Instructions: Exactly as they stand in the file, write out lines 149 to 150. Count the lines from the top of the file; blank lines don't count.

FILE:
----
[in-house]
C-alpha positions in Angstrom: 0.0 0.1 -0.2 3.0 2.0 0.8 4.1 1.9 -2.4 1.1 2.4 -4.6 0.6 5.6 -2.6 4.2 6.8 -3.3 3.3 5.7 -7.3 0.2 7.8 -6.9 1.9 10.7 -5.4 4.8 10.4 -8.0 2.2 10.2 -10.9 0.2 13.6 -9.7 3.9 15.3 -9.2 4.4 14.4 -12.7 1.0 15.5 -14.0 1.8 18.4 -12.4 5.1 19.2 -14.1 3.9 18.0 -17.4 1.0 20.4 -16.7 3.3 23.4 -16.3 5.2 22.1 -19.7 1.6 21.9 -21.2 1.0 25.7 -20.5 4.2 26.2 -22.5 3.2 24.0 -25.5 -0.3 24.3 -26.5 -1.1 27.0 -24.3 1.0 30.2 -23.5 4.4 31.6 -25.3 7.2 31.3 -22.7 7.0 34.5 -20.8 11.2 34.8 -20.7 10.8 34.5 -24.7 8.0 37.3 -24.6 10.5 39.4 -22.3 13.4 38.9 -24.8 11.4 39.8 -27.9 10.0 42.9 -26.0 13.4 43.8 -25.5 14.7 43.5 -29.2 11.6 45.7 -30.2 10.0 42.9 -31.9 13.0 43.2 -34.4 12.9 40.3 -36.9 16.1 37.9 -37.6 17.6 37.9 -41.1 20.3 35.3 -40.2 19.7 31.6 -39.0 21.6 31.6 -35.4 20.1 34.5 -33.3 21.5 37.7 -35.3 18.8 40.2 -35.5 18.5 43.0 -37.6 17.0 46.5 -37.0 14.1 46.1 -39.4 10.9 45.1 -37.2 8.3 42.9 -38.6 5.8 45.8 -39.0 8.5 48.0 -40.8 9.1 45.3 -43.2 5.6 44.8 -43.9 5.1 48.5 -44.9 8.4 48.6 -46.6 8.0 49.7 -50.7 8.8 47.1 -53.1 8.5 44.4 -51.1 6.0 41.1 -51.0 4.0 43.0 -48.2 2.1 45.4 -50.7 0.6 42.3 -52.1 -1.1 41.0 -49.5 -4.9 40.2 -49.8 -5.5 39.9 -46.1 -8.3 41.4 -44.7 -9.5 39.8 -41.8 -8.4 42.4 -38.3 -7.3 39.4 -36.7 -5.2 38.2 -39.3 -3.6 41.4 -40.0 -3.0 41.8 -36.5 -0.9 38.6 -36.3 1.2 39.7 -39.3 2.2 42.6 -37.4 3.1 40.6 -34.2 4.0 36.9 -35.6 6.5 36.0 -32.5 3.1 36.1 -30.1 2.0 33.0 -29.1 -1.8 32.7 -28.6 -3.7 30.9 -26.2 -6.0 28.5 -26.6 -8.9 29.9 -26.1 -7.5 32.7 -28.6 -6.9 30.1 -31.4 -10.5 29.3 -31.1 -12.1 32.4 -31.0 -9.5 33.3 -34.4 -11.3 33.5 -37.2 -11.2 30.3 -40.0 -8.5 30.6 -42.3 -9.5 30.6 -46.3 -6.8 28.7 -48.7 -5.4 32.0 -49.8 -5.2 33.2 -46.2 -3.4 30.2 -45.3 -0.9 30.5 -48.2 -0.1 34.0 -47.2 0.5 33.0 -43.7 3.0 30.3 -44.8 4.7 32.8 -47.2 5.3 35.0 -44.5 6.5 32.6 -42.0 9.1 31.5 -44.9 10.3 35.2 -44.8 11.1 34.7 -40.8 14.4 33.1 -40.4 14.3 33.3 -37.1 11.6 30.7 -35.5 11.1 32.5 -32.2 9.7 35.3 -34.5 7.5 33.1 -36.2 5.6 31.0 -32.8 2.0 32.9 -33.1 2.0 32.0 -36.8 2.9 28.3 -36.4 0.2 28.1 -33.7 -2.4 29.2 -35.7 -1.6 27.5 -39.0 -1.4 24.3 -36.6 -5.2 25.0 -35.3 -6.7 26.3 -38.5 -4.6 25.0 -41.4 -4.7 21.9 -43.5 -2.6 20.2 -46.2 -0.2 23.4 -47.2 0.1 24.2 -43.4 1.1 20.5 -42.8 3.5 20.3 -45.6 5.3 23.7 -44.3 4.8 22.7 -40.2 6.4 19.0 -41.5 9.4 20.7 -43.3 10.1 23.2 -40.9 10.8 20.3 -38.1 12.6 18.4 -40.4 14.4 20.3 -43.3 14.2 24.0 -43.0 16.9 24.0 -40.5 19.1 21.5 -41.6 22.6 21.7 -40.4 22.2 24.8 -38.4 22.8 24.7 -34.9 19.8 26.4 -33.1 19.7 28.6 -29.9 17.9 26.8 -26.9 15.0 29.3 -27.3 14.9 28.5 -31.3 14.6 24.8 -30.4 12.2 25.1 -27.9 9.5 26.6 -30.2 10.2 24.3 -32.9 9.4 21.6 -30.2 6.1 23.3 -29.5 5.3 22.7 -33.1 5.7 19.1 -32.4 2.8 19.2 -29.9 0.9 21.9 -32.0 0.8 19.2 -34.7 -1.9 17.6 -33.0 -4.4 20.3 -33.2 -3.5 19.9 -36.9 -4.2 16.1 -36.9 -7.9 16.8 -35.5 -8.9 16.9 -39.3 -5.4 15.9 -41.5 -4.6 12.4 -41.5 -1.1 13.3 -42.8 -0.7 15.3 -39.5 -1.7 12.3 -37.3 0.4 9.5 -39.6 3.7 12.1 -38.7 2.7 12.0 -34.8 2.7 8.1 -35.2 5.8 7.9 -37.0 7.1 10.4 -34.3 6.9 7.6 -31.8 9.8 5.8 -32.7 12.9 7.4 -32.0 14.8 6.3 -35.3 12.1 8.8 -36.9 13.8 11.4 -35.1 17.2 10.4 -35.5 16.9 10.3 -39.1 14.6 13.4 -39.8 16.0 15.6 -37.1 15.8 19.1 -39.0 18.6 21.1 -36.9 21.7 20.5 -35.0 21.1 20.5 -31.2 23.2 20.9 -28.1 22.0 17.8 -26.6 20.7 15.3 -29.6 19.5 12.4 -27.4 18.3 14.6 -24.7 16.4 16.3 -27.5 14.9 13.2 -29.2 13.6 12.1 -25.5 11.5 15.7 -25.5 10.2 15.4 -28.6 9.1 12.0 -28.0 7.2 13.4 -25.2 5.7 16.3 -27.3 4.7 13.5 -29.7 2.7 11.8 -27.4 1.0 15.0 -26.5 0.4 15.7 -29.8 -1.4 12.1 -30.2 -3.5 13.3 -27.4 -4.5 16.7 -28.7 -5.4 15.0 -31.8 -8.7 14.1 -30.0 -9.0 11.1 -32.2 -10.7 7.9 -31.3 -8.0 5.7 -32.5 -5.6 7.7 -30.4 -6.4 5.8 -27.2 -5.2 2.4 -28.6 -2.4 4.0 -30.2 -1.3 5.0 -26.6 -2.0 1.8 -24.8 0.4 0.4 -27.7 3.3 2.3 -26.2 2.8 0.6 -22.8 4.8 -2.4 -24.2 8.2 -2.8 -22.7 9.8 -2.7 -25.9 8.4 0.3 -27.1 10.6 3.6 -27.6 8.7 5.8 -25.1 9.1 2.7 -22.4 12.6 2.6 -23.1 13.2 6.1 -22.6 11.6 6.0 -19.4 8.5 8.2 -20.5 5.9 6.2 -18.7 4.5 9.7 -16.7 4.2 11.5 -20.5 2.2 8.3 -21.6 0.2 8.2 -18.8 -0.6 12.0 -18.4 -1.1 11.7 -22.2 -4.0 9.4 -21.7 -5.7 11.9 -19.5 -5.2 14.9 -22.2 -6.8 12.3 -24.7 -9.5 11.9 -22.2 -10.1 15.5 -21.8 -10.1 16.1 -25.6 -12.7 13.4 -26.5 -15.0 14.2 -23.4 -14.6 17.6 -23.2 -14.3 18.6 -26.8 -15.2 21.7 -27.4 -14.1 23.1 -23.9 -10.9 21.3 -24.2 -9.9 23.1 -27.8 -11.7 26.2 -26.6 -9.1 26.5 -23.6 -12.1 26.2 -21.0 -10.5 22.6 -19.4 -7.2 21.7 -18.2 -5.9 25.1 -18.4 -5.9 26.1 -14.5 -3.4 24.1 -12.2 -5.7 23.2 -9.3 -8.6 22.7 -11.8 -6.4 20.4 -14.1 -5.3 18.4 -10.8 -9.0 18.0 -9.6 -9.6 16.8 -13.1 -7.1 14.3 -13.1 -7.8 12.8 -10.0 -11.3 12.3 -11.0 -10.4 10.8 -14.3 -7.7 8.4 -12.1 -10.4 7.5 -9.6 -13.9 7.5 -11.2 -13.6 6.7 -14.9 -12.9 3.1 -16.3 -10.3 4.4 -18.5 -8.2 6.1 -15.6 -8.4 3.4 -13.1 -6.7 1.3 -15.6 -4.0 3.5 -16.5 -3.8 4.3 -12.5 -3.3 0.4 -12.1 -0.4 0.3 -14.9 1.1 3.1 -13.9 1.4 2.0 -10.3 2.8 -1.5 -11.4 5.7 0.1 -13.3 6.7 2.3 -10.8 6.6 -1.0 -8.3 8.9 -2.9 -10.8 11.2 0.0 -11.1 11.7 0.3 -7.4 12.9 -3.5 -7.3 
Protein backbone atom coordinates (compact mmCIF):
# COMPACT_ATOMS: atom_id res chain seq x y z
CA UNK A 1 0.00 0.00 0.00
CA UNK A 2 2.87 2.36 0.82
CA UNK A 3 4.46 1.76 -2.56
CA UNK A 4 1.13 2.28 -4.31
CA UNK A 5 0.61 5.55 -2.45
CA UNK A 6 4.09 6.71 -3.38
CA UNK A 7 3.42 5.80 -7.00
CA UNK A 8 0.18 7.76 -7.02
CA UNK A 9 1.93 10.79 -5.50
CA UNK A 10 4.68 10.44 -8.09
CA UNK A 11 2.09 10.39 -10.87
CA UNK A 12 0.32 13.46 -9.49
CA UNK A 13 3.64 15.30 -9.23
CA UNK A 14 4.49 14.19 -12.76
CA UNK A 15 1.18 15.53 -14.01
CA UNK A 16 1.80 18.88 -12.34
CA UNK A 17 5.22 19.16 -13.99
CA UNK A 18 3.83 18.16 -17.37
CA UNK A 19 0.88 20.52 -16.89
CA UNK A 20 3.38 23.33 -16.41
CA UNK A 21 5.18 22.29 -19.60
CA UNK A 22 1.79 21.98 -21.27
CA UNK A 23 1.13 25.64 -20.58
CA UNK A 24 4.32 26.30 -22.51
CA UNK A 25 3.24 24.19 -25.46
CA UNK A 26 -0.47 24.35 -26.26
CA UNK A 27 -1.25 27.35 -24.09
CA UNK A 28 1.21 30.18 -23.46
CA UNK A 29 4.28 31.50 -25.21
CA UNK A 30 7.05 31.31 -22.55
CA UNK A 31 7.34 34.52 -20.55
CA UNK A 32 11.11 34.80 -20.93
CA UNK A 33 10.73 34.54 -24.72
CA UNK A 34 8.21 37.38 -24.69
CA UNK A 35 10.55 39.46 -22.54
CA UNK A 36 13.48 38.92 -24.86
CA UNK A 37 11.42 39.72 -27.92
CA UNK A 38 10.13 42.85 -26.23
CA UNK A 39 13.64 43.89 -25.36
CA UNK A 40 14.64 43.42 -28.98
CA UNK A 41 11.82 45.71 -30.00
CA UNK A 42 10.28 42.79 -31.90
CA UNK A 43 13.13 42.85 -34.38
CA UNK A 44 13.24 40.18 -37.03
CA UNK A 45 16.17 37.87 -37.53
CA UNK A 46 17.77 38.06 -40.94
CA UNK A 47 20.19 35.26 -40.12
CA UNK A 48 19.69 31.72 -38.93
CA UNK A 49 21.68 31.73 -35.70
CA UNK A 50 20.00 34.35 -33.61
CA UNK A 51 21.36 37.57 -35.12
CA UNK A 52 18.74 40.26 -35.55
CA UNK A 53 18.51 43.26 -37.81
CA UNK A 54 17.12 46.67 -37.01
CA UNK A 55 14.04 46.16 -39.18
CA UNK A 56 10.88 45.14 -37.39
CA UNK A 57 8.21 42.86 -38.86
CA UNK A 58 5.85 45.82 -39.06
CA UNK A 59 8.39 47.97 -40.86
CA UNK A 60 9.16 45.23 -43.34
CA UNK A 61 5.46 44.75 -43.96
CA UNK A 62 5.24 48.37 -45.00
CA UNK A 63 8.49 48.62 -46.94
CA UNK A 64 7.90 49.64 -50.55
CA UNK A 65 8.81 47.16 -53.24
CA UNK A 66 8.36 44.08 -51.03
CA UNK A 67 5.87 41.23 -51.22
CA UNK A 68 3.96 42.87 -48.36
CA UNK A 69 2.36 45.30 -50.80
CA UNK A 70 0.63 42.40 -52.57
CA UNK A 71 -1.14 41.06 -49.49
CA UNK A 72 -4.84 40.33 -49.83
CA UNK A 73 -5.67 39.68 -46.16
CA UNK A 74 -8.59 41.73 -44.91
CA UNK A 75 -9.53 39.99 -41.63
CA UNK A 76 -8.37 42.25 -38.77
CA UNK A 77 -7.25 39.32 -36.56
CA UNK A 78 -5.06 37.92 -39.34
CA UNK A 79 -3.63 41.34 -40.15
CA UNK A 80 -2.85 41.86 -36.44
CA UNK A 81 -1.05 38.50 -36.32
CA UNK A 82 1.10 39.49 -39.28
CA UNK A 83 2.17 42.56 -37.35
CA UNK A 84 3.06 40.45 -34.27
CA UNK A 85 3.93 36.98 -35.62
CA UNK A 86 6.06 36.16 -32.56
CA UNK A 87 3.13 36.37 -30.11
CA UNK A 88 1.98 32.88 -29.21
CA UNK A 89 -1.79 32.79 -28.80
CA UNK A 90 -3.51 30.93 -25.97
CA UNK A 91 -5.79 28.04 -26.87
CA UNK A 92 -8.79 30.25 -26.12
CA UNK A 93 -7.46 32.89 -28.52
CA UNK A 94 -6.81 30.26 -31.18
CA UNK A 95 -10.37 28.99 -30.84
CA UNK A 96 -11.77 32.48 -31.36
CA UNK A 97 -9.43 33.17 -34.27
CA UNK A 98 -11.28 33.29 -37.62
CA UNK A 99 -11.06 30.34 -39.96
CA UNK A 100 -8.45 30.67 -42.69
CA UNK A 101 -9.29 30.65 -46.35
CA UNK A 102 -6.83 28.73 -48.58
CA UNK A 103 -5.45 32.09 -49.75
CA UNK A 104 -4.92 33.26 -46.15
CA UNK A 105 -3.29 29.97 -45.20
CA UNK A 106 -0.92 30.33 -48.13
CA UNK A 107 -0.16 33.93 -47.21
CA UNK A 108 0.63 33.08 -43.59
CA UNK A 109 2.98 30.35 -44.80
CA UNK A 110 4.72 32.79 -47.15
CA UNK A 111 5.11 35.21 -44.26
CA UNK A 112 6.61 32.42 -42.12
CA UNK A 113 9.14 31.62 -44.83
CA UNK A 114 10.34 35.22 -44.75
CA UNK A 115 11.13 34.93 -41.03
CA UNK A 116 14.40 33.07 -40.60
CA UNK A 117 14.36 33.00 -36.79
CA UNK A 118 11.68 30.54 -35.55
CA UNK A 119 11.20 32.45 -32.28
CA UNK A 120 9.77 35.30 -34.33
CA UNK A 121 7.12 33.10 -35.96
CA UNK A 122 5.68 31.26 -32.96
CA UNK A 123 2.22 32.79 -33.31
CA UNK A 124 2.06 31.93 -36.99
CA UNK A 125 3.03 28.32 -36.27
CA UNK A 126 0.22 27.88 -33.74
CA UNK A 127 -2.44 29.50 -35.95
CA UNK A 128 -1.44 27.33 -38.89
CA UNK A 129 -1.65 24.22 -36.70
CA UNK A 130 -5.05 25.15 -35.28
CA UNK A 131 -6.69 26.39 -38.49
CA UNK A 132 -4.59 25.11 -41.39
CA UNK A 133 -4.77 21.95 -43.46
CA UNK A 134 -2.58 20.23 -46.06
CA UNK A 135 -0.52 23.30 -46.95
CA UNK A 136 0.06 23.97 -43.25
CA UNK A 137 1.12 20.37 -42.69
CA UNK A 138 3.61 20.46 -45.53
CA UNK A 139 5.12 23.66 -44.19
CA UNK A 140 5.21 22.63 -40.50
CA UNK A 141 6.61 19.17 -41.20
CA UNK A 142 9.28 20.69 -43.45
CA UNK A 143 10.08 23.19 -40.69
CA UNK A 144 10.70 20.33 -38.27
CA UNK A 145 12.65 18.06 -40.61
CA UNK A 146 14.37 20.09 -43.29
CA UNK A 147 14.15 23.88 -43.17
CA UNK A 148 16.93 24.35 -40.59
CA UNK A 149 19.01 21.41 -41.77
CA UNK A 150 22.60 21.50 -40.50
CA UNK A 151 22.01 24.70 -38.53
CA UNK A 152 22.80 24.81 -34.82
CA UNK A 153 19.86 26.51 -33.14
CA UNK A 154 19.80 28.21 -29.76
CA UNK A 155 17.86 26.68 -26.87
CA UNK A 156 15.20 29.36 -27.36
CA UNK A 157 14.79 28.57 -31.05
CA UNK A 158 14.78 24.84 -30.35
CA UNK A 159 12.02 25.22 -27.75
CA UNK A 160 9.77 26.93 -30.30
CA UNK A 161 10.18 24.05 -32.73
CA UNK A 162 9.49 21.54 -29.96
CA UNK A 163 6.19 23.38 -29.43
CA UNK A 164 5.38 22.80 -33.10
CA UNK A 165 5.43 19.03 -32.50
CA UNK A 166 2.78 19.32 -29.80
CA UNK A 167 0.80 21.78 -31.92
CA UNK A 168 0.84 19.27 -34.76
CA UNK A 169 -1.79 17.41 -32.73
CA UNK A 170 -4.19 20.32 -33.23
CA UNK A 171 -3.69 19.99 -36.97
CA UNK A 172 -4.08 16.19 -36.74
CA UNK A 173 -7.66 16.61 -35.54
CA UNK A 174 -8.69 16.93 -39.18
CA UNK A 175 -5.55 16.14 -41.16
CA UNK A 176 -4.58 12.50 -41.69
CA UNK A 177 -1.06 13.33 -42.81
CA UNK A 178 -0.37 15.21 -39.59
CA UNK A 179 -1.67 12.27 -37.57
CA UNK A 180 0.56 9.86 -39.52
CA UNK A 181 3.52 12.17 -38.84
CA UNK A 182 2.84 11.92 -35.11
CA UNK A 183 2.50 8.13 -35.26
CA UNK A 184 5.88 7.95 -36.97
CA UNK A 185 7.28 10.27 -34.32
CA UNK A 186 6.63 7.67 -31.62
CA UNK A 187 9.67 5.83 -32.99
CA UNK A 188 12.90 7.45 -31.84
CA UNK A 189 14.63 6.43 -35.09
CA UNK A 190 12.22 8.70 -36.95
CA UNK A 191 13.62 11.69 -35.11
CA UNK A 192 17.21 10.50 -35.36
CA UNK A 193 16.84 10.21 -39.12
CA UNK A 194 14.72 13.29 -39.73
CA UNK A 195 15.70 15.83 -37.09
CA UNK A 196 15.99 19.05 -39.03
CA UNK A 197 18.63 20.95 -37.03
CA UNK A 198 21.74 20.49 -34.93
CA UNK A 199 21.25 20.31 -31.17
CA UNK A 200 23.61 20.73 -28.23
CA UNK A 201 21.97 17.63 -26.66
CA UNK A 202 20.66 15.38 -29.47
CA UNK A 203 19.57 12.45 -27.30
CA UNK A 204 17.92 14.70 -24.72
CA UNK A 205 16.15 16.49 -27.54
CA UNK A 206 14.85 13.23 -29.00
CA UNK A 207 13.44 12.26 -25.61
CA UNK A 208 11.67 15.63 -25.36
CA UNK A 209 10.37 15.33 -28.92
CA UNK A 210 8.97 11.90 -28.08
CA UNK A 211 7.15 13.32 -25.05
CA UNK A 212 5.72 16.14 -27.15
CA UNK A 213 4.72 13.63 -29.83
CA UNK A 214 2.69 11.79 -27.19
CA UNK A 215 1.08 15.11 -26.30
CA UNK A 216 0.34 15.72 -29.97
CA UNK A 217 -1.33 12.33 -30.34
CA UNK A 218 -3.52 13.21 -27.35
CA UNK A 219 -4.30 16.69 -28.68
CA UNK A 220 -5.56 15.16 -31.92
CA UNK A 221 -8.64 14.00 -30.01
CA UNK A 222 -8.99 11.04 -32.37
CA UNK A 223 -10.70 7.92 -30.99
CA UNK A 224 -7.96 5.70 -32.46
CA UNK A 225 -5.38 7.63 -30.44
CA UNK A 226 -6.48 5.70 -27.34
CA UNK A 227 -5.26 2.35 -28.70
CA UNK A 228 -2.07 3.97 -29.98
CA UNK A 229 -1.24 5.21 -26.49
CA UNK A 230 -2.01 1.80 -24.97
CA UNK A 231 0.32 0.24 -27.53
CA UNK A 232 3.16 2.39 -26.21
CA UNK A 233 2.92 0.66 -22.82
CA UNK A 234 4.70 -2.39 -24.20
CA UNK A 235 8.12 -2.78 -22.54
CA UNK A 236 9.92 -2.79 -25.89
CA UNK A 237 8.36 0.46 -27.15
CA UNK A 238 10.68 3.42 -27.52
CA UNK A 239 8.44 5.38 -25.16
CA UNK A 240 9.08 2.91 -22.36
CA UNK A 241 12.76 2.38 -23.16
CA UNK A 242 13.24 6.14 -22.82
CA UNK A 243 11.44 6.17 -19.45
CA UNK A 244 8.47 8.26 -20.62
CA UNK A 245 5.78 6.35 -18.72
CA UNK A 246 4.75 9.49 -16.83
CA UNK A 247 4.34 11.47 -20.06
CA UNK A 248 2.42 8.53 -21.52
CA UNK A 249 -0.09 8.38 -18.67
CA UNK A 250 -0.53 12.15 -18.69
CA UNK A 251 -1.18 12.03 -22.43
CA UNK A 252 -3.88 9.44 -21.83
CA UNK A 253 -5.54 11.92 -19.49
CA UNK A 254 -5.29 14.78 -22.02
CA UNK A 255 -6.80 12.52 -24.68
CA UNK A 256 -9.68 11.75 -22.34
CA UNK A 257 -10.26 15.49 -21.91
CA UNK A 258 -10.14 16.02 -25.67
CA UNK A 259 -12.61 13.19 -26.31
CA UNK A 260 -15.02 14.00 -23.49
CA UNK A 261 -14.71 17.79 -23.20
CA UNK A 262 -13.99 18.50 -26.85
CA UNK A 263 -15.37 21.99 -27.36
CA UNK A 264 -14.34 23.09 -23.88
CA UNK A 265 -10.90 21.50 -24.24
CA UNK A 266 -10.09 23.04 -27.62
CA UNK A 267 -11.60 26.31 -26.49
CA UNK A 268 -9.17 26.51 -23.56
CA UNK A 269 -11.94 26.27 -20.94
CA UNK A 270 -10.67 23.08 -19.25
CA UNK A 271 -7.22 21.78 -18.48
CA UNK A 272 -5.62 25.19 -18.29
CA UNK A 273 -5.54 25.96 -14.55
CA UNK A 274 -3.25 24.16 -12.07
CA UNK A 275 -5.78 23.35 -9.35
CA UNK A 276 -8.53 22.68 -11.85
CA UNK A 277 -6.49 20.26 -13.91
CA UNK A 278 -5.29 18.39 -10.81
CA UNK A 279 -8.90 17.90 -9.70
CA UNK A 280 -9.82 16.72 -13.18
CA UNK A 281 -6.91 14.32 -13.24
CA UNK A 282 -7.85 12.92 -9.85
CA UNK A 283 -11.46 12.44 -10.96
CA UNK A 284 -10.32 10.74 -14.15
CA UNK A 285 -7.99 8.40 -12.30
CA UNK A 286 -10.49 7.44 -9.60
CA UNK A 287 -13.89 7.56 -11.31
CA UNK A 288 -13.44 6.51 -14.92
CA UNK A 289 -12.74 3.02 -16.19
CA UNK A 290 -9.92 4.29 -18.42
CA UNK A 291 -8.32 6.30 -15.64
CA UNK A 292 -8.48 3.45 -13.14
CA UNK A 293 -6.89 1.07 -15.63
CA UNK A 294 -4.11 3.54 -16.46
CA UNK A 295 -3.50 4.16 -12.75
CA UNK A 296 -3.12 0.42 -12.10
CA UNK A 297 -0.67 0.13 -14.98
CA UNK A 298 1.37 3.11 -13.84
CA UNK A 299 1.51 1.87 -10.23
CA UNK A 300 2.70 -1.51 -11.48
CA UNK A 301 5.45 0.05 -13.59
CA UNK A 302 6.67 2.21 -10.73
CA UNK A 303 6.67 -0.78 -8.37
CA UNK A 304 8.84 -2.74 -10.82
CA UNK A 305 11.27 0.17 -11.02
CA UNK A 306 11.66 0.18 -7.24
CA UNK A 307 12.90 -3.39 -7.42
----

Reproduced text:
CA UNK A 145 12.65 18.06 -40.61
CA UNK A 146 14.37 20.09 -43.29